Hello Vivy, If you are a beginner and don't want to climb a steep curve to learn the technicalities of managing a hosting company, then consider taking a look at drag & drop website builders. These website builders manage all the hosting and technical aspects of operating a website for you. And, their platform allow you to drag and drop your content when making your pages so you don't have to know how to code. I'd suggest testing out Wix and Weebly to start. Both are code free and have free plans for you to test. They don't have a time limit on their free plans so don't worry about upgrading until you are satisfied with them. But if you really want to use a hosting company (for instance, you want to use WordPress.org), then someone like Bluehost is pretty good, in general. Thanks, Jeremy
Hey Vivy, I haven't used any of those hosting services before so I can't quite comment. I've used Bluehost and WP Engine. WP Engine is more expensive, but they're good. They're a hosting service that is dedicated to WordPress users, so their support people are quite knowledgeable about WP in general. I've had excellent experiences with them. Jeremy
I own a small business and am looking to redesign our website. Thanks for all your comparisons of the website builders! I currently use Mailchimp to send out weekly emails to my customers. Do you know if any of these website builder sites allow you to create an email list? Then use a template to create an email (like Mailchimp) and send it out to all your subscribers. Ideally there would be a tab on your website people can click on to enter their email address…..They would then get your emails. Thanks for any feedback :)
Most website builders limit you to choosing from one of the same boring templates already being used by hundreds, if not thousands of other websites. Then their idea of customization is allowing you to swap out text and align it left, center, and right. Those type of limitations don't give you the flexibility and control required to succeed online.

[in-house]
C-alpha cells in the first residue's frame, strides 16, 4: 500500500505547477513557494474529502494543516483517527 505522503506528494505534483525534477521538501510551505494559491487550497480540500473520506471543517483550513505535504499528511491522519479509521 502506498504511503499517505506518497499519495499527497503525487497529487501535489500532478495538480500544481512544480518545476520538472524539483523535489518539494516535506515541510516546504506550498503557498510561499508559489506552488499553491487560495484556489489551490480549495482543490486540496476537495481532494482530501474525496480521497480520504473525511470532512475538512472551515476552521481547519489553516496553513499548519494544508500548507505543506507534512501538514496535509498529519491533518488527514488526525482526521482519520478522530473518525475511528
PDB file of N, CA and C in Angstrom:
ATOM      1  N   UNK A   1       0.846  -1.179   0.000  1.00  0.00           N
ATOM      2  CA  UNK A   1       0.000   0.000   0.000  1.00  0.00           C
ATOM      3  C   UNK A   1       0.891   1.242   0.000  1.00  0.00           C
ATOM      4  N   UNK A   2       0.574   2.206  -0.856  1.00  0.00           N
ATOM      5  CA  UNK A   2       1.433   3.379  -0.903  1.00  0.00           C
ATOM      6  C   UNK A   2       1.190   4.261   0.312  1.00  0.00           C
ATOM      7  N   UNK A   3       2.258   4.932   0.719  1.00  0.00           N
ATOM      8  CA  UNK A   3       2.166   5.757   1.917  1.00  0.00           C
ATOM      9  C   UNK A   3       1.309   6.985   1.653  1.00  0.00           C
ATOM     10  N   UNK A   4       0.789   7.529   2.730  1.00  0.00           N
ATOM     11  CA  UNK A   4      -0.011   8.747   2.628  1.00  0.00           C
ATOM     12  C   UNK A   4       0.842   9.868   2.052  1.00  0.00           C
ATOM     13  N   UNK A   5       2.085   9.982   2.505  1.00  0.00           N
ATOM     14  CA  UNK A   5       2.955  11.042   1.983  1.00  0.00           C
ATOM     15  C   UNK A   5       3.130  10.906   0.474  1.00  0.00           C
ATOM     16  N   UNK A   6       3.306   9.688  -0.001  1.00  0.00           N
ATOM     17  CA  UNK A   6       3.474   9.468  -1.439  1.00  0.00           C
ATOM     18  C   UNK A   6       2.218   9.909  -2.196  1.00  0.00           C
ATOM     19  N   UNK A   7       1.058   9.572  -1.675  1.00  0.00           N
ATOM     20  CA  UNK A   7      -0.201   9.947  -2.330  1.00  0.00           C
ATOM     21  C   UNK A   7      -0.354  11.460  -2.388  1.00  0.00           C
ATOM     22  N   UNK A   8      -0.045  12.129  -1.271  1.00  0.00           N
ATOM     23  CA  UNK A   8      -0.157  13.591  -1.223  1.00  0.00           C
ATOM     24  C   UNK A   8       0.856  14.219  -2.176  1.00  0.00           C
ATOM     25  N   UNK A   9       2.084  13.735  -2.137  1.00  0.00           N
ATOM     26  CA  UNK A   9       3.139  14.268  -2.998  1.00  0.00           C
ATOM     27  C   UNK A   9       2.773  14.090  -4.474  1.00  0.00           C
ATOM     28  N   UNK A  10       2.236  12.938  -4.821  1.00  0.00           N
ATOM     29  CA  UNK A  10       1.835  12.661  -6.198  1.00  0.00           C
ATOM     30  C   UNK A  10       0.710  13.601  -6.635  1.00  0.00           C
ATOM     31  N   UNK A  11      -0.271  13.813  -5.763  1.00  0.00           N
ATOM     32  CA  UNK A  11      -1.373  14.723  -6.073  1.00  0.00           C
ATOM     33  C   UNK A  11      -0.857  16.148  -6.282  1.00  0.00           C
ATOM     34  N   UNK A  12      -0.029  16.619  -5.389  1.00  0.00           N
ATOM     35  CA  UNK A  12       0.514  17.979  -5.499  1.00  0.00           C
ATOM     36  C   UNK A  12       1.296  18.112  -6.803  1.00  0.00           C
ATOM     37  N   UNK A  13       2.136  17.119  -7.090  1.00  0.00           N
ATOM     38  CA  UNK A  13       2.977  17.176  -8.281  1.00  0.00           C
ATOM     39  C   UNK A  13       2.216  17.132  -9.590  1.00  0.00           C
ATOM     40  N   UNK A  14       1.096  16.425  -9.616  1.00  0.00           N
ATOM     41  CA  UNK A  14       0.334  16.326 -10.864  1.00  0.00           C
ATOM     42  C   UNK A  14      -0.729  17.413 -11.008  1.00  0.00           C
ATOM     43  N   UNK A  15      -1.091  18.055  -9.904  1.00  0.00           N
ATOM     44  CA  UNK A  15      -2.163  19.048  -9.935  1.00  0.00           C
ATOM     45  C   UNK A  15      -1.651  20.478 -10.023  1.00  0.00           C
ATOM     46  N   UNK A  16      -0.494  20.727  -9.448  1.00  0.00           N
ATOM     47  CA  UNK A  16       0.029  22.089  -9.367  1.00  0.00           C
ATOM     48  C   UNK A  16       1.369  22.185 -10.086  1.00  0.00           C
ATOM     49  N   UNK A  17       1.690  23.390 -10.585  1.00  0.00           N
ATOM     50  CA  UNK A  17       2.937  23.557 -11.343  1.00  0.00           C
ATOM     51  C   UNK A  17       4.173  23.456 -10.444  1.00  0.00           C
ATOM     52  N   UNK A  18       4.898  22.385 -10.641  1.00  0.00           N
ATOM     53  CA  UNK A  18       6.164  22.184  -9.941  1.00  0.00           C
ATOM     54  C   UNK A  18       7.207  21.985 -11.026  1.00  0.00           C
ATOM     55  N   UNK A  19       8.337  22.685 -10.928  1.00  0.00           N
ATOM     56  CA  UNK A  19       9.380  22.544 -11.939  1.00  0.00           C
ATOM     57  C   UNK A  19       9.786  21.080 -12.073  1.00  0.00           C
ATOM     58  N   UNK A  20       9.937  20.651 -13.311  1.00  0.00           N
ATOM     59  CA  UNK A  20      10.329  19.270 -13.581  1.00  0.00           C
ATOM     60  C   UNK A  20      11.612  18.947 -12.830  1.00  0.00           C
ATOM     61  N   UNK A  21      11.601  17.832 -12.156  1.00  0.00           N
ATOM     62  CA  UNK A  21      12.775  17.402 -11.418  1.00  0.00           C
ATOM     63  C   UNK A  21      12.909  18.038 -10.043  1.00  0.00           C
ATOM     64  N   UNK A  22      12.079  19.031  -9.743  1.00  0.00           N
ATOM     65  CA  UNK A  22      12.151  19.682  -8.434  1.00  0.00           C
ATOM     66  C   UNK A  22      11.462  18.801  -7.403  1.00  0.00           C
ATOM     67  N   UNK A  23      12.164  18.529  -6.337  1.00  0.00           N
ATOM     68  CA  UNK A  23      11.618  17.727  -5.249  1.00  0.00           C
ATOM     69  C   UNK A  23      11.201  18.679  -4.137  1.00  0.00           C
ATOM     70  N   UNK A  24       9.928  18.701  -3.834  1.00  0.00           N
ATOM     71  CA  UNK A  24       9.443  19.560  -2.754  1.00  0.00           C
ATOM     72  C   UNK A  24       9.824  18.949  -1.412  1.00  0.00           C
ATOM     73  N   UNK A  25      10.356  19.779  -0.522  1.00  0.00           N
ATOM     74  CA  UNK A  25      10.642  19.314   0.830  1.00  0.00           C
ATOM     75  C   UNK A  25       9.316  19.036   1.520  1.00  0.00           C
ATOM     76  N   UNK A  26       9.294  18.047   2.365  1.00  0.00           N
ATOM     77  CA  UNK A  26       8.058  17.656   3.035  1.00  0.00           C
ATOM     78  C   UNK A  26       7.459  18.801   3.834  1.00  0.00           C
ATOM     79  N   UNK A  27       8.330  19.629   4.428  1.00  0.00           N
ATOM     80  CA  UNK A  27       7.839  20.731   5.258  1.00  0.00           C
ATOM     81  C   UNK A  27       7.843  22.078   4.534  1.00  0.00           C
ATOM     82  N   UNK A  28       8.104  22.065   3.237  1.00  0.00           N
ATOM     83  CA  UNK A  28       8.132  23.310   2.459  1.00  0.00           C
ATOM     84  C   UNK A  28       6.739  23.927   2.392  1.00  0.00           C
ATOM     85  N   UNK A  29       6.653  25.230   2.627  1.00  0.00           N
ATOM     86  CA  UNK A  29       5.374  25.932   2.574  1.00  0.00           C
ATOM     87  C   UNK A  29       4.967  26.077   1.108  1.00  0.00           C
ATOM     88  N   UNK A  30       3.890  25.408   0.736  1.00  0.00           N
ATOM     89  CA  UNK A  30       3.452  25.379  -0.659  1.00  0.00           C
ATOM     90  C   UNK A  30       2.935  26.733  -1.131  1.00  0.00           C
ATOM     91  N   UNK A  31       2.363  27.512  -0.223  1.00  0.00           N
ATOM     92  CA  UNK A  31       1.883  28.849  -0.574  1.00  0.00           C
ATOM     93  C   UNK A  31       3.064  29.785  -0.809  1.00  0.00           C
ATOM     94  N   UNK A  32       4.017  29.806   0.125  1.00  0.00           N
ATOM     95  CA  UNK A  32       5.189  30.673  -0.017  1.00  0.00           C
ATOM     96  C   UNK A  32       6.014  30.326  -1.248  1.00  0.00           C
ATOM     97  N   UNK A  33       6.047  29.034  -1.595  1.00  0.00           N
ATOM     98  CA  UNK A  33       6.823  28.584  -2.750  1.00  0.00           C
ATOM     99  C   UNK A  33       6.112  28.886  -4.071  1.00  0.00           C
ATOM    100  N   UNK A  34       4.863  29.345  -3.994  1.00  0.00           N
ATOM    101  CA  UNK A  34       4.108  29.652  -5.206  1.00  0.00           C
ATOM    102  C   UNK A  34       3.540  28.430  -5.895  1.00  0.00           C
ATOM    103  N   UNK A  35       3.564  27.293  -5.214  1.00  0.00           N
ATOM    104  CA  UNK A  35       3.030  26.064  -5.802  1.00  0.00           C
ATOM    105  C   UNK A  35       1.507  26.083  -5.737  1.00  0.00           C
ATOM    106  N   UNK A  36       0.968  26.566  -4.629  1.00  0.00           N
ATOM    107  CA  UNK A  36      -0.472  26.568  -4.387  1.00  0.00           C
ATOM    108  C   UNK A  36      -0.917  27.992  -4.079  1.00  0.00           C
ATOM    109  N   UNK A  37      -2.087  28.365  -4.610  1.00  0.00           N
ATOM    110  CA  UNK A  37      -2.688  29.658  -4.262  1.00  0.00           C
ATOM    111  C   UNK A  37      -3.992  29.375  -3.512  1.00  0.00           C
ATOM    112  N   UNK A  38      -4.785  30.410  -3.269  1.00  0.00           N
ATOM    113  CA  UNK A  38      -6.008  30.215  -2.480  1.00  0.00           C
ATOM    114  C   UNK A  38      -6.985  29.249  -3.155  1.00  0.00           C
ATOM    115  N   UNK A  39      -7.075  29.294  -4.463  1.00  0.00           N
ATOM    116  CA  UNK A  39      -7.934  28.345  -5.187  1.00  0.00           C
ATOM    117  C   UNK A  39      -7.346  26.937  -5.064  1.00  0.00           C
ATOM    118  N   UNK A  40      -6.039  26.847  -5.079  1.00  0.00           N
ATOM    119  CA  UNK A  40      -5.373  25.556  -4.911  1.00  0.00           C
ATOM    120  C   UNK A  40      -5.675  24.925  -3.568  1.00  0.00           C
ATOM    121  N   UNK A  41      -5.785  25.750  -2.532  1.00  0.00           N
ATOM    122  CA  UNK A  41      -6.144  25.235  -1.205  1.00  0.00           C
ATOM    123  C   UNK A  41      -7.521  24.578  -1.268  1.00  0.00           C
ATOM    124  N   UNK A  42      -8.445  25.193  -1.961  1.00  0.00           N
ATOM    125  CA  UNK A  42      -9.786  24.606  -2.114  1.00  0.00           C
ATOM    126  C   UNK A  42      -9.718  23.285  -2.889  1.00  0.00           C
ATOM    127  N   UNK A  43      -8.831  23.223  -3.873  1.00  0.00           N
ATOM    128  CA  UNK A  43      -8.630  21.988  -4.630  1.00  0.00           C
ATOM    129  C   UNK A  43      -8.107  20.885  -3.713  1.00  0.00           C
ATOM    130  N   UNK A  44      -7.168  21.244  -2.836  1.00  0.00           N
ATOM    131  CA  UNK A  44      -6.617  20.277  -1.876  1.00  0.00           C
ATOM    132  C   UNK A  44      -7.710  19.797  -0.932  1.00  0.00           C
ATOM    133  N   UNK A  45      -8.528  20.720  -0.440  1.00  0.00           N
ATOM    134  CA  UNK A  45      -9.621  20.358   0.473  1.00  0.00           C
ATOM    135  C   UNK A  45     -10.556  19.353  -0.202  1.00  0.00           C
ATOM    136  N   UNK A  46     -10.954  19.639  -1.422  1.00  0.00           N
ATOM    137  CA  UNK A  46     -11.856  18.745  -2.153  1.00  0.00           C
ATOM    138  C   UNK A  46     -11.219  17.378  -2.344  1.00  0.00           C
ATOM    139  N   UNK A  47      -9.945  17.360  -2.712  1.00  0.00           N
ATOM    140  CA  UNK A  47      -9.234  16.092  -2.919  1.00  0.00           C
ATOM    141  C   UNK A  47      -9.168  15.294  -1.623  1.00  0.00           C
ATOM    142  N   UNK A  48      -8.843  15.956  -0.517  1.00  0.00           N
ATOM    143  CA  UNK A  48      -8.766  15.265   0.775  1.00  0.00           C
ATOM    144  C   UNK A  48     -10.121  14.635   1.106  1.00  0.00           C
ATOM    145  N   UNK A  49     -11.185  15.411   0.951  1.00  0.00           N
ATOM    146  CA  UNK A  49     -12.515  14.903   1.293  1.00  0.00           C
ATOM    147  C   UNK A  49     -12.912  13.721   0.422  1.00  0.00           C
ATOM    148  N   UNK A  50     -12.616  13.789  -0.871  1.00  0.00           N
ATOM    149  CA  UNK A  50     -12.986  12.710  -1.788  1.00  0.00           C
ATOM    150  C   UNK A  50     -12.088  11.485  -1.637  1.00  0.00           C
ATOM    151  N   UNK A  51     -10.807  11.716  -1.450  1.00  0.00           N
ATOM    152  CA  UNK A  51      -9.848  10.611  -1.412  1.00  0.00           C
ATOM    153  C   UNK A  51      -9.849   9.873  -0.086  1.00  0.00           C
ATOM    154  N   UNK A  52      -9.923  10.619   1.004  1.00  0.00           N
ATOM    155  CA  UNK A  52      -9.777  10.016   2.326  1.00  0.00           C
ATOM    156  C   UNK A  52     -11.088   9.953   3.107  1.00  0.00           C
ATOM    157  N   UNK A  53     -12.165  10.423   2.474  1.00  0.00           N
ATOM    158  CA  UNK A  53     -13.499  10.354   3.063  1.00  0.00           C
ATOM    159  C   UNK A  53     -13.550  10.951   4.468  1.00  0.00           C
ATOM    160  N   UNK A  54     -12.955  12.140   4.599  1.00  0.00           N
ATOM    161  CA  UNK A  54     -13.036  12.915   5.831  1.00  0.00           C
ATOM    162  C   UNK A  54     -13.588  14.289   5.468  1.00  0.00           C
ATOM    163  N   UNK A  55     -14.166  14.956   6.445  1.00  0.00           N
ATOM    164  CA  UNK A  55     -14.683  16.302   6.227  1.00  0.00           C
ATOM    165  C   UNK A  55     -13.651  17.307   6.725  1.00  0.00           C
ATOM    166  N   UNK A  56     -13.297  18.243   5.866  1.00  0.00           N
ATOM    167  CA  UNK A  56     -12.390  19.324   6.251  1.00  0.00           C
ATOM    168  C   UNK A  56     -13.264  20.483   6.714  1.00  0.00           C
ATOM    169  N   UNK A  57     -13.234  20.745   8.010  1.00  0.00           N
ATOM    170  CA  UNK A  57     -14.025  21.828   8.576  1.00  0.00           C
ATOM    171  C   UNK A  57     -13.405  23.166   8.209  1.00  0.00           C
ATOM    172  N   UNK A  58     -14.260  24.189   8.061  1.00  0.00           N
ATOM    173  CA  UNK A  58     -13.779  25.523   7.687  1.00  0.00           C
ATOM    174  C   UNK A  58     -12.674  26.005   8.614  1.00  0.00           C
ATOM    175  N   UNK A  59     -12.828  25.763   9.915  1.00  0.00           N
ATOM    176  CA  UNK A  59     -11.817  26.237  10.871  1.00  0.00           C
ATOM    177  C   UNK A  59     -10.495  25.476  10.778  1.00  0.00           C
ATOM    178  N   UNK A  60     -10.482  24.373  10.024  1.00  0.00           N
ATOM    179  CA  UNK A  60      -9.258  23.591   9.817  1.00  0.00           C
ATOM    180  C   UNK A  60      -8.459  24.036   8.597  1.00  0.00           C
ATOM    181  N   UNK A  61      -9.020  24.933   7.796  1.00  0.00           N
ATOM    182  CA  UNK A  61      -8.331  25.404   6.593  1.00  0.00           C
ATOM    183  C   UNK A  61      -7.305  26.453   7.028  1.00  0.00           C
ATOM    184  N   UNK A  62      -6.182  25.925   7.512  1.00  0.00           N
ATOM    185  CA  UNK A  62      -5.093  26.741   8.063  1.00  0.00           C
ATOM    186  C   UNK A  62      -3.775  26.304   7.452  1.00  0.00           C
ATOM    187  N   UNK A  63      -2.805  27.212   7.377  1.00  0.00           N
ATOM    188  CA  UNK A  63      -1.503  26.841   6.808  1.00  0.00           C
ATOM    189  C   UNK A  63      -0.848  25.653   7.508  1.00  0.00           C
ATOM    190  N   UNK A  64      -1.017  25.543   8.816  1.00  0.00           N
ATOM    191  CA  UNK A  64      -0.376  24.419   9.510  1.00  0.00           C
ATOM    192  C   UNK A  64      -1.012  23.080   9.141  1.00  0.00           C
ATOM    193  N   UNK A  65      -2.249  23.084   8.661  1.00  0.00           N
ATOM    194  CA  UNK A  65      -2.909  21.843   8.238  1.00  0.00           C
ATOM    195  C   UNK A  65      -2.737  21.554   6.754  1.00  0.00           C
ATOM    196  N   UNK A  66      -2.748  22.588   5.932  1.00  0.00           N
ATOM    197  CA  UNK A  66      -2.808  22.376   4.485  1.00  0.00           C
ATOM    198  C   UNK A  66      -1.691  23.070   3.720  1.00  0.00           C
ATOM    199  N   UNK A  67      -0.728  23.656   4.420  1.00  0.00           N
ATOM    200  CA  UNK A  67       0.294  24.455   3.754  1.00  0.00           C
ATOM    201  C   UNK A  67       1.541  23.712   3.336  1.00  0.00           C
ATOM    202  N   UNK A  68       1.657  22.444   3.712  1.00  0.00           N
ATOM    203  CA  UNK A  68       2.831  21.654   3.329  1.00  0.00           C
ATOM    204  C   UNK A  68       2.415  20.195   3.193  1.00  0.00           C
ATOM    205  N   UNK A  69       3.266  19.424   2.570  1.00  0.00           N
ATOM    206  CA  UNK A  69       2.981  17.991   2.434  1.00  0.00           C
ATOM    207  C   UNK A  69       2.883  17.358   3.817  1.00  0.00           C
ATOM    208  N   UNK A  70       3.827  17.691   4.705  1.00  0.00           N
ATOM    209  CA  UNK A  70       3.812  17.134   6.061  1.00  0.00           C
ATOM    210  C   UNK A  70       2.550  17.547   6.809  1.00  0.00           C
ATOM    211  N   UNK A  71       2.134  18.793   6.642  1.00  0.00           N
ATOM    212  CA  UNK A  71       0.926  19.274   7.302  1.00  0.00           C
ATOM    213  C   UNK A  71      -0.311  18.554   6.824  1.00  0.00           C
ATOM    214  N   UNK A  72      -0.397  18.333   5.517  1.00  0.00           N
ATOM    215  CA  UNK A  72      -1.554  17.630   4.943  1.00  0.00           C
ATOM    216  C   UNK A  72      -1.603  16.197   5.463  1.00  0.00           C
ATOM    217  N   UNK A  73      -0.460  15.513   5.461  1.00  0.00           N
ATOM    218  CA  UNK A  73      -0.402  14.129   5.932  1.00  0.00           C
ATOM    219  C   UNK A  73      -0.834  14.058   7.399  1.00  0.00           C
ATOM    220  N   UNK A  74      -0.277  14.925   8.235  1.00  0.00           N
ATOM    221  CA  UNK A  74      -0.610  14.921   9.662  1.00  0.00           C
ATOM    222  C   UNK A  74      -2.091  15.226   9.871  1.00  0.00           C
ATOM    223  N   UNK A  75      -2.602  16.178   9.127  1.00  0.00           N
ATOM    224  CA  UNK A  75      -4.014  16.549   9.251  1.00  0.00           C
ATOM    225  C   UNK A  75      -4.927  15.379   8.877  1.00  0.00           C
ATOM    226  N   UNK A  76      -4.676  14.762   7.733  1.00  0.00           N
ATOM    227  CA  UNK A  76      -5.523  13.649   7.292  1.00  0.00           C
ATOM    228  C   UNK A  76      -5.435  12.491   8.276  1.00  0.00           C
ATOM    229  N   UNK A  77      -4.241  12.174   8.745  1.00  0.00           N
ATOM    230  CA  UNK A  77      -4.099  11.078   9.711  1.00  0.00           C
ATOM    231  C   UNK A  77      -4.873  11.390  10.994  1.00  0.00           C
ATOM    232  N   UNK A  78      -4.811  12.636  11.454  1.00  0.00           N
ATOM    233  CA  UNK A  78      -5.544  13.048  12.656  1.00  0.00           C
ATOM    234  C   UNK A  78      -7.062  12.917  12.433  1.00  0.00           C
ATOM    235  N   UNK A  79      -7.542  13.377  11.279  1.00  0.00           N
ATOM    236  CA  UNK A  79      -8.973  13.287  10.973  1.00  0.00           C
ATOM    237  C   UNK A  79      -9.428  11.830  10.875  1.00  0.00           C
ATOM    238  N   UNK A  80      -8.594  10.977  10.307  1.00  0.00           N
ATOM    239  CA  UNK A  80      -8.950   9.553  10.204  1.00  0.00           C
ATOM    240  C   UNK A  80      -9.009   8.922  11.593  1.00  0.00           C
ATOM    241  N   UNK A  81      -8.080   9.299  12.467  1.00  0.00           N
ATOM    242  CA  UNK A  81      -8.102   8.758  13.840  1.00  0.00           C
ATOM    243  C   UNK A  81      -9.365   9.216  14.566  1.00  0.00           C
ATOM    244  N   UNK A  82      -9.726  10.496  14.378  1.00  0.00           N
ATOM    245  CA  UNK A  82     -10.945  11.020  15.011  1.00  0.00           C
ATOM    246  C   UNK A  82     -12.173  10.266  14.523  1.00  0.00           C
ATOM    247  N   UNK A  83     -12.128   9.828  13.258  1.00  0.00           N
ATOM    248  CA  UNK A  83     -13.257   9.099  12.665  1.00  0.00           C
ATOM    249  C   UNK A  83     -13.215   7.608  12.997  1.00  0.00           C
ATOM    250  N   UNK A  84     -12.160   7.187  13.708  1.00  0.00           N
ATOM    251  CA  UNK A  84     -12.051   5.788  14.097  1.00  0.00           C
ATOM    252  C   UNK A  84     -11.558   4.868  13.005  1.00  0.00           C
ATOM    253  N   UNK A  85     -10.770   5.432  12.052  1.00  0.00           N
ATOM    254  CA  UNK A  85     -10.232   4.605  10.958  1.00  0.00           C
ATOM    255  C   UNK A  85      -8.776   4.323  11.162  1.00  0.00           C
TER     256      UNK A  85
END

Designing and creating your website (especially your first one) is not a simple task. If you're a designer like me, then you're already way ahead of the game. But what if you're one of the 99% of business owners who are not technical or creative? I want to share my website design expertise with you to help you build a professional looking website to grow your business.
Keep in mind that when you change the style of an element, it will apply to all elements of that type. In other words, if you make one Horizontal Line Element orange, all of your Horizontal Line Elements will be orange. If you choose the font “Montserrat” for your paragraph text, all of your Text Elements will use that font. This helps keep everything consistent.
Beta testing. Launching your website is an exciting process and people eager to get it live as soon as possible. With all the excitement, often people ignore the testing step. It’s critical you test your website before it goes live. The testing process can seem overwhelming, and you are not sure where to start. We are here to tell you that it’s not that complicated, you just have to check the following points carefully:
It’s important your template is responsive, so your site will look the same on all devices. When considering templates, you also need to decide whether you want a static header or slideshow header, and how many pages you’ll need to fit in your menu bar. Stay away from hard-to-read fonts or flashy backgrounds that could distract a consumer from understanding your core message.